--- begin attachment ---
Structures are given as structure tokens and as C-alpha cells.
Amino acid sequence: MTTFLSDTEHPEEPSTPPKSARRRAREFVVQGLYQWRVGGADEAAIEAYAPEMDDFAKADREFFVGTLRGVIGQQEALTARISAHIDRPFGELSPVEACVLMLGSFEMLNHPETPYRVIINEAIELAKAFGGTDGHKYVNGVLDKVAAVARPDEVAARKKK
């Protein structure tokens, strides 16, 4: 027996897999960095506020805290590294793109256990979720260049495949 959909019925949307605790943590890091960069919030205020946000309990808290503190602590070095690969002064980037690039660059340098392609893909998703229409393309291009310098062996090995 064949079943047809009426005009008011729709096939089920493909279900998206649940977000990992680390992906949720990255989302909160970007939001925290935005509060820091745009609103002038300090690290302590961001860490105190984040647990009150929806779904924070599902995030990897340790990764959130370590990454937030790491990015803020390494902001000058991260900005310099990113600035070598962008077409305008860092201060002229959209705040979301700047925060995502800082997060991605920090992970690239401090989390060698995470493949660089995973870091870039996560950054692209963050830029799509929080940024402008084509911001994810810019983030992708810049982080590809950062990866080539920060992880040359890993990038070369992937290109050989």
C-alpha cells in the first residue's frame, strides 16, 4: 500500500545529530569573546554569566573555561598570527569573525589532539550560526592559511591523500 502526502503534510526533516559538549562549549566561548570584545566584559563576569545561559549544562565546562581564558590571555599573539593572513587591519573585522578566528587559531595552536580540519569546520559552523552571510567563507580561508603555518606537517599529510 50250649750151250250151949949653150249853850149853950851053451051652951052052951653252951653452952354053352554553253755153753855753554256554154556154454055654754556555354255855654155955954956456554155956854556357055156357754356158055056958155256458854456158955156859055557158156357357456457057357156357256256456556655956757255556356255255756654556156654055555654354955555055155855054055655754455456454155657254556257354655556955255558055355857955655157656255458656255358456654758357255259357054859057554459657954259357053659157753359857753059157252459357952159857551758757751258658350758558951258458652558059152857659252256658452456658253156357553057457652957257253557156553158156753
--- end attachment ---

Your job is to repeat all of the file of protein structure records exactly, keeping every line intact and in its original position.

Structures are given as structure tokens and as C-alpha cells.
Amino acid sequence: MTTFLSDTEHPEEPSTPPKSARRRAREFVVQGLYQWRVGGADEAAIEAYAPEMDDFAKADREFFVGTLRGVIGQQEALTARISAHIDRPFGELSPVEACVLMLGSFEMLNHPETPYRVIINEAIELAKAFGGTDGHKYVNGVLDKVAAVARPDEVAARKKK
């Protein structure tokens, strides 16, 4: 027996897999960095506020805290590294793109256990979720260049495949 959909019925949307605790943590890091960069919030205020946000309990808290503190602590070095690969002064980037690039660059340098392609893909998703229409393309291009310098062996090995 064949079943047809009426005009008011729709096939089920493909279900998206649940977000990992680390992906949720990255989302909160970007939001925290935005509060820091745009609103002038300090690290302590961001860490105190984040647990009150929806779904924070599902995030990897340790990764959130370590990454937030790491990015803020390494902001000058991260900005310099990113600035070598962008077409305008860092201060002229959209705040979301700047925060995502800082997060991605920090992970690239401090989390060698995470493949660089995973870091870039996560950054692209963050830029799509929080940024402008084509911001994810810019983030992708810049982080590809950062990866080539920060992880040359890993990038070369992937290109050989």
C-alpha cells in the first residue's frame, strides 16, 4: 500500500545529530569573546554569566573555561598570527569573525589532539550560526592559511591523500 502526502503534510526533516559538549562549549566561548570584545566584559563576569545561559549544562565546562581564558590571555599573539593572513587591519573585522578566528587559531595552536580540519569546520559552523552571510567563507580561508603555518606537517599529510 50250649750151250250151949949653150249853850149853950851053451051652951052052951653252951653452952354053352554553253755153753855753554256554154556154454055654754556555354255855654155955954956456554155956854556357055156357754356158055056958155256458854456158955156859055557158156357357456457057357156357256256456556655956757255556356255255756654556156654055555654354955555055155855054055655754455456454155657254556257354655556955255558055355857955655157656255458656255358456654758357255259357054859057554459657954259357053659157753359857753059157252459357952159857551758757751258658350758558951258458652558059152857659252256658452456658253156357553057457652957257253557156553158156753